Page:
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Bugs With Bounce

; Washington Vol. 19, Iss. 1,  (Jan 2004): 142-147.

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Astonishing the onlooker with their spectacular leaps, springtails are unique creatures whose diminutive size belies their ecological significance.

Winter is here. Waking up one morning, you peek outside your window and notice the sky brilliant with sunshine, while the ground and trees are blanketed with glistening snow. Drawn by the beauty of the landscape, you hurry outdoors for a stroll in a nearby park.

It is still a bit early, and everything seems quiet and restful. Except for an occasional bird fluttering by, there is hardly any sign of animal life. As you plod through the white carpet and admire the scenery, your gaze abruptly stops near the base of a tree.

What are those dark objects sprinkled on the snow? They look like coarse pepper grains or poppy seeds, but how did they get there? Perhaps they are just some bits of debris that fell from the branches. Curious to find out, you move closer. Much to your amazement, they leap away, as if to avoid your footsteps. "They are alive!" you gasp, kneeling down to take a closer look.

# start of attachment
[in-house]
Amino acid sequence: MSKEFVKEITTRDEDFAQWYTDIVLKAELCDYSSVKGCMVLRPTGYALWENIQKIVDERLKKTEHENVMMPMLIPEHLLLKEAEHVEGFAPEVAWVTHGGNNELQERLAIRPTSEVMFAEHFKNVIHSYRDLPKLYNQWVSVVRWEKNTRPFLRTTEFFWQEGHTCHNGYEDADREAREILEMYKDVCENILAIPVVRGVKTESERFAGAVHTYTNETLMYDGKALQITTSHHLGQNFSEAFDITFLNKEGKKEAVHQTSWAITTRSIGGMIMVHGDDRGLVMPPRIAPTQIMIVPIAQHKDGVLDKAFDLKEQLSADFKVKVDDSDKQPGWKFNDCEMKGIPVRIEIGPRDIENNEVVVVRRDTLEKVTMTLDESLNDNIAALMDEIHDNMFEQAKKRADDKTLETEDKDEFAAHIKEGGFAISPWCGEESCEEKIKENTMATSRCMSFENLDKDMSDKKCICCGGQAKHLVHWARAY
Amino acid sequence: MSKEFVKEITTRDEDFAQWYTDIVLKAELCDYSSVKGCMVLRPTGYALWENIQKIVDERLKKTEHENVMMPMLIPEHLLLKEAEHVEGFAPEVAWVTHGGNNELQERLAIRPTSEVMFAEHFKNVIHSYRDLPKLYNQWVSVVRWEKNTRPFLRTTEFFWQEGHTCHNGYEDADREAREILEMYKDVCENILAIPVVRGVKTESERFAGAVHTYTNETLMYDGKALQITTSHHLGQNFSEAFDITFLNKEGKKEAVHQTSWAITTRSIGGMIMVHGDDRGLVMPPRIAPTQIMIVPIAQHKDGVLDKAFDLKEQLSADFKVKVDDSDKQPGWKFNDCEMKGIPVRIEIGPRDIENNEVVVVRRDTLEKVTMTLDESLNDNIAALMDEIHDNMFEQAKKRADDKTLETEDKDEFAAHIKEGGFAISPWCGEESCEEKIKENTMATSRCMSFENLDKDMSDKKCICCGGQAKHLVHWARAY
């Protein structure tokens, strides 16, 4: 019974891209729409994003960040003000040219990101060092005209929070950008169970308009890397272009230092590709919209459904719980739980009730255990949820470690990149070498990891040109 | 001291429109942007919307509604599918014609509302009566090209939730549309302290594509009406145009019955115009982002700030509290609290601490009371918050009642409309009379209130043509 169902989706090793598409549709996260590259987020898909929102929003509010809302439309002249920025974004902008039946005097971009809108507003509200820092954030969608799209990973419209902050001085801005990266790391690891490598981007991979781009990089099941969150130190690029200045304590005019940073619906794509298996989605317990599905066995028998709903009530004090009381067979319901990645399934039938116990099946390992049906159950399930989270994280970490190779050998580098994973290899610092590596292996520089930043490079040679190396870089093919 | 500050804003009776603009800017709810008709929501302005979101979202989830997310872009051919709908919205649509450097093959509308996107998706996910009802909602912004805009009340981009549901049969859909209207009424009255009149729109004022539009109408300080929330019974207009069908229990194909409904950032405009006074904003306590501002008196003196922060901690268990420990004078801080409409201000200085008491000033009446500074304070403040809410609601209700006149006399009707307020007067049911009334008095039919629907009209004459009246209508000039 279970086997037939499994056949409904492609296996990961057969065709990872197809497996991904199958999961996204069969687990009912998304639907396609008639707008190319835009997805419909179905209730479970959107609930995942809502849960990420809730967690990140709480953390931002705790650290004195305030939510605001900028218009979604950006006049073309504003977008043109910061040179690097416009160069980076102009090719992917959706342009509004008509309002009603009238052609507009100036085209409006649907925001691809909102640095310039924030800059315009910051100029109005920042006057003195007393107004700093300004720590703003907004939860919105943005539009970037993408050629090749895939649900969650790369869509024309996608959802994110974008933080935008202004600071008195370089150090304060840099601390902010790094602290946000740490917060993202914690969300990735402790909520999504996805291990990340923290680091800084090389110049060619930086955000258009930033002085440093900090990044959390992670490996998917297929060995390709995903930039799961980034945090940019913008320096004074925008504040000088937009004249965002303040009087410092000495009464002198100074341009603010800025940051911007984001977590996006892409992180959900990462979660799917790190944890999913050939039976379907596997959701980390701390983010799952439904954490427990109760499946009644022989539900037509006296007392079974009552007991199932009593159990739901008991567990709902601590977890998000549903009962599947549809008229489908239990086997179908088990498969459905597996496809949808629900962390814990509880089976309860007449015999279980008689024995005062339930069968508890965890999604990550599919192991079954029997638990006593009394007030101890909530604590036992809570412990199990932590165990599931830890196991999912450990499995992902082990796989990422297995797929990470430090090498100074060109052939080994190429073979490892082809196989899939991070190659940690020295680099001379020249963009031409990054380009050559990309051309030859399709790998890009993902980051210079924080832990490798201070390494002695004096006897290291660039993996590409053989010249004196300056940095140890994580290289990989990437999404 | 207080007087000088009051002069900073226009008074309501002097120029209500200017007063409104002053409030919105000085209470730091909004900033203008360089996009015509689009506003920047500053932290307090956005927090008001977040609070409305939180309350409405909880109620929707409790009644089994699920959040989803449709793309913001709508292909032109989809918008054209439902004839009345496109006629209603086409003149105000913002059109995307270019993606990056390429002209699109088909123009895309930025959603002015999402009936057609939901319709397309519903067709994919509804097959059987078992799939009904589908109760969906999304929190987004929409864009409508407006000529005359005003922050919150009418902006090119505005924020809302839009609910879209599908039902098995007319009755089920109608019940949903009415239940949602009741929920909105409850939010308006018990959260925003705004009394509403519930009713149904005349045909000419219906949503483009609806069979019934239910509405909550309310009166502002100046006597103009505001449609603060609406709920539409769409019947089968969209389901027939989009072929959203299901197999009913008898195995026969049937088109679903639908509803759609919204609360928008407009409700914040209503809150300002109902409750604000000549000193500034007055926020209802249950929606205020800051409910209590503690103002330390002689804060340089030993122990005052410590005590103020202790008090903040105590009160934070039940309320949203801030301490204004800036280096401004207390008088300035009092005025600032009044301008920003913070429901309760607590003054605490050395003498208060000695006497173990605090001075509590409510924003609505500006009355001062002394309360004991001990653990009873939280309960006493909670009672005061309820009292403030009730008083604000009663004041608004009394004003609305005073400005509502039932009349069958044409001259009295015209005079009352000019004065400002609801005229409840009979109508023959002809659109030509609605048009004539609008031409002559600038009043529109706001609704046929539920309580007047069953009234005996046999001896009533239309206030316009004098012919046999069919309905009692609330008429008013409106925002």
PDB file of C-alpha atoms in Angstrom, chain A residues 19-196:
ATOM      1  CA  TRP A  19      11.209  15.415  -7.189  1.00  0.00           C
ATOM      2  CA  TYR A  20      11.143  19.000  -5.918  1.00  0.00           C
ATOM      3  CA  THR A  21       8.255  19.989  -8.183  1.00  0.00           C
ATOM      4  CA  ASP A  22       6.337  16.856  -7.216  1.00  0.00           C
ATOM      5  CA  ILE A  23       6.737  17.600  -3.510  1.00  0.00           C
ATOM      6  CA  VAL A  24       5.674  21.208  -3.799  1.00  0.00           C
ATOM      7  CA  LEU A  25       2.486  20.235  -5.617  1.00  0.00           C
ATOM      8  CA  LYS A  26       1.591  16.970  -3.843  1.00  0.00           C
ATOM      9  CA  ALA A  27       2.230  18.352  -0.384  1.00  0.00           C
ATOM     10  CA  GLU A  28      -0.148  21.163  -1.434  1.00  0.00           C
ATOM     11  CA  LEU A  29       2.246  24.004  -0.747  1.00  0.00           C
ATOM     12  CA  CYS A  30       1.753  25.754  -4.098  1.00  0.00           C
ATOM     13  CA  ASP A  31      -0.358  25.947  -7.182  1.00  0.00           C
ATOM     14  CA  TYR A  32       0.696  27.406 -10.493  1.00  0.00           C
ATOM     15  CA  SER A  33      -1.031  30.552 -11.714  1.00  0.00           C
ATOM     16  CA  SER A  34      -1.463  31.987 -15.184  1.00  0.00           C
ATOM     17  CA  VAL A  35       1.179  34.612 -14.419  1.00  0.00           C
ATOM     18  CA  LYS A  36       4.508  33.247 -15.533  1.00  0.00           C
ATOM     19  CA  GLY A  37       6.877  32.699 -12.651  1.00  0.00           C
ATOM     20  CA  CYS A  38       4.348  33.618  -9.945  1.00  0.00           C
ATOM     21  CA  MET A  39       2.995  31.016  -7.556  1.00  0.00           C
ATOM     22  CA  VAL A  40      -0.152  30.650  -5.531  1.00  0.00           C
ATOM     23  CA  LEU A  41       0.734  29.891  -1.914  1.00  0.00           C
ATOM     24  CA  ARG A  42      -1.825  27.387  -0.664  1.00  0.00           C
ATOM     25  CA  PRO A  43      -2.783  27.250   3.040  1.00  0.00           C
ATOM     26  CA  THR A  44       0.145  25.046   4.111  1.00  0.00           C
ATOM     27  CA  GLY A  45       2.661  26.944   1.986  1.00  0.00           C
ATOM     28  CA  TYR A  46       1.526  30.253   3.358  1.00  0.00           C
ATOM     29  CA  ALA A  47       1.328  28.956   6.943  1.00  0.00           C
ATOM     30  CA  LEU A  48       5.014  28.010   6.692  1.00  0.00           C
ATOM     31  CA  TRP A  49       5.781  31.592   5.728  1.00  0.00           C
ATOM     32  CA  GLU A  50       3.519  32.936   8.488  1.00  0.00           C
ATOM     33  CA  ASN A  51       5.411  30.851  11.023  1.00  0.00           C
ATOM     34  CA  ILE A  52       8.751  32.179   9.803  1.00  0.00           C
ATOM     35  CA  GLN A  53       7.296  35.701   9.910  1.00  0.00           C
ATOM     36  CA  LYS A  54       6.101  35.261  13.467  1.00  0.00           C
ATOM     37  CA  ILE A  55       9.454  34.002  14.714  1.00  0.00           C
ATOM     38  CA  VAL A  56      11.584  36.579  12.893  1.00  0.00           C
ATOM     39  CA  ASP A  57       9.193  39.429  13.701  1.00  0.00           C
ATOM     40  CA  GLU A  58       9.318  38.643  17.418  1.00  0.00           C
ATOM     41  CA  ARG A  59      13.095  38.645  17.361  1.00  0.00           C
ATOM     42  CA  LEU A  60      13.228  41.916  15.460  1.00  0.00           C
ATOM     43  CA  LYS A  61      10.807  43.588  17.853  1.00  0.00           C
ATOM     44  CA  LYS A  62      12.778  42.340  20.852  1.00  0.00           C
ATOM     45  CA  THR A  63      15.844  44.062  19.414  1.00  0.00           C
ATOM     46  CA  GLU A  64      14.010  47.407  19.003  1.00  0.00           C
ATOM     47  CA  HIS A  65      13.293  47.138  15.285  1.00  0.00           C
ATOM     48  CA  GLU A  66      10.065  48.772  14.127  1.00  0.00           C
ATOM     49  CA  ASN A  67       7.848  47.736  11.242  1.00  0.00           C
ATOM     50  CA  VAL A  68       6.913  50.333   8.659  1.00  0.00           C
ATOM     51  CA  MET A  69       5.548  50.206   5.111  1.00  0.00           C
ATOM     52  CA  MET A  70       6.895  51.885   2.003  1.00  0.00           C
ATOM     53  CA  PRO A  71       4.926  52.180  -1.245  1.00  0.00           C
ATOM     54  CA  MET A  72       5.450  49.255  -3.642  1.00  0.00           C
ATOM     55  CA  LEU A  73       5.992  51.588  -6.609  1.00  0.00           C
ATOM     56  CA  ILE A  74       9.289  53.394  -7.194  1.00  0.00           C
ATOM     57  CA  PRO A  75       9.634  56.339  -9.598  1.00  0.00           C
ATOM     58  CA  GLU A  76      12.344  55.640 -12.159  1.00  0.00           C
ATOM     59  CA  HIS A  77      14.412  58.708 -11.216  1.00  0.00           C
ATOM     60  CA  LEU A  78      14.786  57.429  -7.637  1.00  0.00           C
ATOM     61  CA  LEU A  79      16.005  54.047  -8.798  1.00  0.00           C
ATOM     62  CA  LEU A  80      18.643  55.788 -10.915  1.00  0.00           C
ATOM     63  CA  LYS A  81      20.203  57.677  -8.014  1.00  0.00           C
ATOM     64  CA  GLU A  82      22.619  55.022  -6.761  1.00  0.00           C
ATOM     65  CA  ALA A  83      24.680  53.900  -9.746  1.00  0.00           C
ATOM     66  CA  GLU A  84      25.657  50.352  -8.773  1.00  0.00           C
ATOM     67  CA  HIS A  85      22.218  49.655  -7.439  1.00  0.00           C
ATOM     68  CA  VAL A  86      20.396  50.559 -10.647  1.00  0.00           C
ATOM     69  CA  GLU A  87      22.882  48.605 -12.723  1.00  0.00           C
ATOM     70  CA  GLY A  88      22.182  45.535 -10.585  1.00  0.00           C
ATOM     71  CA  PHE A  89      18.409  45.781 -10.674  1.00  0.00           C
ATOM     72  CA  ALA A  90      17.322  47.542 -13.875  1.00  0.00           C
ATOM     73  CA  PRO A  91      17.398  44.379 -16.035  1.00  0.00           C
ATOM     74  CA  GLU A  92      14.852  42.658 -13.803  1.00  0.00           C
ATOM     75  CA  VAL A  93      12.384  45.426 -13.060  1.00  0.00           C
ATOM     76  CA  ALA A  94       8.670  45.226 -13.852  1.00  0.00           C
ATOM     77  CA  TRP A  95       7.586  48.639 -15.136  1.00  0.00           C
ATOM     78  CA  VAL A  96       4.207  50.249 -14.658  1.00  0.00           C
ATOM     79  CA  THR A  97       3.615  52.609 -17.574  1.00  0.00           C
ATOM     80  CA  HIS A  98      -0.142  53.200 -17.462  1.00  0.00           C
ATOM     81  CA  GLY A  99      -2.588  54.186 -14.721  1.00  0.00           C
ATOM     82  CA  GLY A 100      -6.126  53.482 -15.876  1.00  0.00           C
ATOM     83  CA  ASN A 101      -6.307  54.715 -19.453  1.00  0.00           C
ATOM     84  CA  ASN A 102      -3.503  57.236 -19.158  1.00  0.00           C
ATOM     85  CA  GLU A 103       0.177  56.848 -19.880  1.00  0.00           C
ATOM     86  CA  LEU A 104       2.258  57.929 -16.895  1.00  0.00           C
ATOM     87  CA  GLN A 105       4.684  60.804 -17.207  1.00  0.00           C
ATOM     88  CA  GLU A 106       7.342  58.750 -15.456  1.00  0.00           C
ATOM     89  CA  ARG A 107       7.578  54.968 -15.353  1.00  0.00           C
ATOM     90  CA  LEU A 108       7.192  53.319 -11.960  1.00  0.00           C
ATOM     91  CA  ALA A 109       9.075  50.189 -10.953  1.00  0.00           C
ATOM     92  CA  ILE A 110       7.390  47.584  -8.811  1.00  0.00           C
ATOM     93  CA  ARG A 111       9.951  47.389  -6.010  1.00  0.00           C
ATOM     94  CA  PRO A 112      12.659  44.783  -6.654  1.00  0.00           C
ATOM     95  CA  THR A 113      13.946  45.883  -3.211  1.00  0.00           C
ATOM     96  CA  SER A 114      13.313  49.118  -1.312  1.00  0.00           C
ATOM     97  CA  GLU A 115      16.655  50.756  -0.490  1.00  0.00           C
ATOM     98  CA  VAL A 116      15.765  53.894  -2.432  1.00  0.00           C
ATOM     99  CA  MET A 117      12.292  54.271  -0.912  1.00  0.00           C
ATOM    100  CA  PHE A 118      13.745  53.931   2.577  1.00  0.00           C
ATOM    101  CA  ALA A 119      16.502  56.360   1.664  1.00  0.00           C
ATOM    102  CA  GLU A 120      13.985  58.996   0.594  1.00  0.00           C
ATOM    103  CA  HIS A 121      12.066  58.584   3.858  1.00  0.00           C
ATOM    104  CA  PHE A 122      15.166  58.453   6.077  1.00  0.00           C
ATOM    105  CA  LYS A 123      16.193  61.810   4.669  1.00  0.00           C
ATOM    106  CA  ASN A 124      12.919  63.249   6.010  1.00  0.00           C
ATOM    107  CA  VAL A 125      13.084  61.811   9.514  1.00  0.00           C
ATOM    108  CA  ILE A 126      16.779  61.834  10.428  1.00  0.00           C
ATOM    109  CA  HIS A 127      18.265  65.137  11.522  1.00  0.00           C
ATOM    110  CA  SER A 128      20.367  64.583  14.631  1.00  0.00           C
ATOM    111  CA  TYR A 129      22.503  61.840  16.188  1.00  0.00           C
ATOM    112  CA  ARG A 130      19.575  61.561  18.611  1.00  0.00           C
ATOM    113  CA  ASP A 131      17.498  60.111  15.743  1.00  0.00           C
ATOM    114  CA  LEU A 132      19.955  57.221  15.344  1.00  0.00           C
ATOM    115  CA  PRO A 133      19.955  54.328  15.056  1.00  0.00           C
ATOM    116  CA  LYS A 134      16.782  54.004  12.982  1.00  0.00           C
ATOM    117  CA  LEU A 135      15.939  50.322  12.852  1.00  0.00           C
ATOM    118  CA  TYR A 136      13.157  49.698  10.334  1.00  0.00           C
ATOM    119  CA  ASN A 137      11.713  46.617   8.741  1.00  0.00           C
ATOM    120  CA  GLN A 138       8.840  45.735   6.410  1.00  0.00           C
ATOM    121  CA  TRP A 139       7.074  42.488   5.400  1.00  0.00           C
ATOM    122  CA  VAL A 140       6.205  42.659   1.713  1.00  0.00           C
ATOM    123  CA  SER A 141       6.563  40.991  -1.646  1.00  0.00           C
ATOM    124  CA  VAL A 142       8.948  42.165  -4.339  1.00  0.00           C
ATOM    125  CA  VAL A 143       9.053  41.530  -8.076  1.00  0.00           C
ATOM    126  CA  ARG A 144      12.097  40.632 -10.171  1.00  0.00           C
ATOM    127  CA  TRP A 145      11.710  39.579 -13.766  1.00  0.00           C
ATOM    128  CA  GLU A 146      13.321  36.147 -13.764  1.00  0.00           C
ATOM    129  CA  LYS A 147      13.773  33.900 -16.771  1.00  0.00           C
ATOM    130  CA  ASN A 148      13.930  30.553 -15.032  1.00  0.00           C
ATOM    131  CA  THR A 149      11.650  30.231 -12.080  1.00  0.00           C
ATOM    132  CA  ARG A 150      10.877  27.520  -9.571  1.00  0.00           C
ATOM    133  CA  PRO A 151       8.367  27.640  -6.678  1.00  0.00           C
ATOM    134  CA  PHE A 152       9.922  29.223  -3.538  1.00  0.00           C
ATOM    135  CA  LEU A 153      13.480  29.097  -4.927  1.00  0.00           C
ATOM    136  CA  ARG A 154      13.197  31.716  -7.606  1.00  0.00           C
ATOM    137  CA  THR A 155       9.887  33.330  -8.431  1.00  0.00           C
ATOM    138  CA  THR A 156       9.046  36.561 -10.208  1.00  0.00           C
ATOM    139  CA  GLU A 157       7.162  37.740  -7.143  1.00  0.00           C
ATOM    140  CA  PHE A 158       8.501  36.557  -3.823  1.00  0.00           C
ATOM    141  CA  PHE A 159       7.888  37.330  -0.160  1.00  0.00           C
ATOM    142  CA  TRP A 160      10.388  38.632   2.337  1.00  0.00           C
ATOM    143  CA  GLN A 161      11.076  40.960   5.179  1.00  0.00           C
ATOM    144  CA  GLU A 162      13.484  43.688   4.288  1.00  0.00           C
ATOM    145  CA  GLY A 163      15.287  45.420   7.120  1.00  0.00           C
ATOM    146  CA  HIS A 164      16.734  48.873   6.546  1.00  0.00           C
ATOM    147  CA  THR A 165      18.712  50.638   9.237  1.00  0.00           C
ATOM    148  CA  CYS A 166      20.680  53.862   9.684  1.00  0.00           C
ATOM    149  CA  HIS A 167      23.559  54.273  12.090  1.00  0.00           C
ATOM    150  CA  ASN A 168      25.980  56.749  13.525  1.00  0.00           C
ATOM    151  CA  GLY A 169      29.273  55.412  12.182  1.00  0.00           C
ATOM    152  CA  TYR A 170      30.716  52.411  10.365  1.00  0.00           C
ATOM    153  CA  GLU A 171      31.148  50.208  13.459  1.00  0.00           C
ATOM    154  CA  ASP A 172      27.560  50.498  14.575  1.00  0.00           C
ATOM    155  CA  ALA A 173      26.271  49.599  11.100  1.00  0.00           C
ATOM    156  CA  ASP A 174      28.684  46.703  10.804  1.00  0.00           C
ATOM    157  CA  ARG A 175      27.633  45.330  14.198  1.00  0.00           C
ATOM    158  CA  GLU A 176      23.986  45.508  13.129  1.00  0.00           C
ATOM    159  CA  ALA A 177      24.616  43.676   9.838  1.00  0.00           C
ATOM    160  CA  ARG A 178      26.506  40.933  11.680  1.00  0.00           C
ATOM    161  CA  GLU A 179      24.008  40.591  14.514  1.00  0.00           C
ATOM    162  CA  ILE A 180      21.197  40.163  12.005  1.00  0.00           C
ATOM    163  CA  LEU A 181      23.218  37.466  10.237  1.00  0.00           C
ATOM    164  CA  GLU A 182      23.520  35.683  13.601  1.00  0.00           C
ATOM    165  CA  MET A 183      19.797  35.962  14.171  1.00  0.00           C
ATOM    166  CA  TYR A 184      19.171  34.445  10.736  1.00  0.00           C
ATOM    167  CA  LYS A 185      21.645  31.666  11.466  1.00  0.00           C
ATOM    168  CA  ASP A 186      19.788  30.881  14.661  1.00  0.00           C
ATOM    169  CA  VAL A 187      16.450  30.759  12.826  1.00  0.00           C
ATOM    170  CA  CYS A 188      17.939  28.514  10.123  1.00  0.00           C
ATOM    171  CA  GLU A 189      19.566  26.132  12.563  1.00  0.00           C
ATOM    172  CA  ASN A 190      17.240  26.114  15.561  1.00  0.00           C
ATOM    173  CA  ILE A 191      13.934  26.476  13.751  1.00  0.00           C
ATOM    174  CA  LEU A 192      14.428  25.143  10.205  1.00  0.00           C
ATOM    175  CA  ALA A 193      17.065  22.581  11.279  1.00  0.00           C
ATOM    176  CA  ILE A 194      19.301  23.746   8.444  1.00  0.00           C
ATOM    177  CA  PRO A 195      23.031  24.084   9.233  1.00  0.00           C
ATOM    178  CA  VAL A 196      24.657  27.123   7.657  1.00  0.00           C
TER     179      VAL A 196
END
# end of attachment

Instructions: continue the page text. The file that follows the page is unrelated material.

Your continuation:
Welcome to the strange world of snow fleas and their relatives. The ancient Romans called them vermes nwalis, meaning snow worms. Yet they are neither worms nor fleas. Rather, they are examples of a unique group of arthropods (creatures with segmented bodies) known as springtails. The scientific name for their group is Collembola.

While snow fleas are springtails that are adapted to dwell in cold regions and may be observed frolicking in the snow, collembolans occur in virtually all habitats around the globe. Some species reside in deserts and some in even hotter volcanoes. Others occur in freshwater and marine habitats. A few species can be found in flowers and even in trees. The population density of collembolans...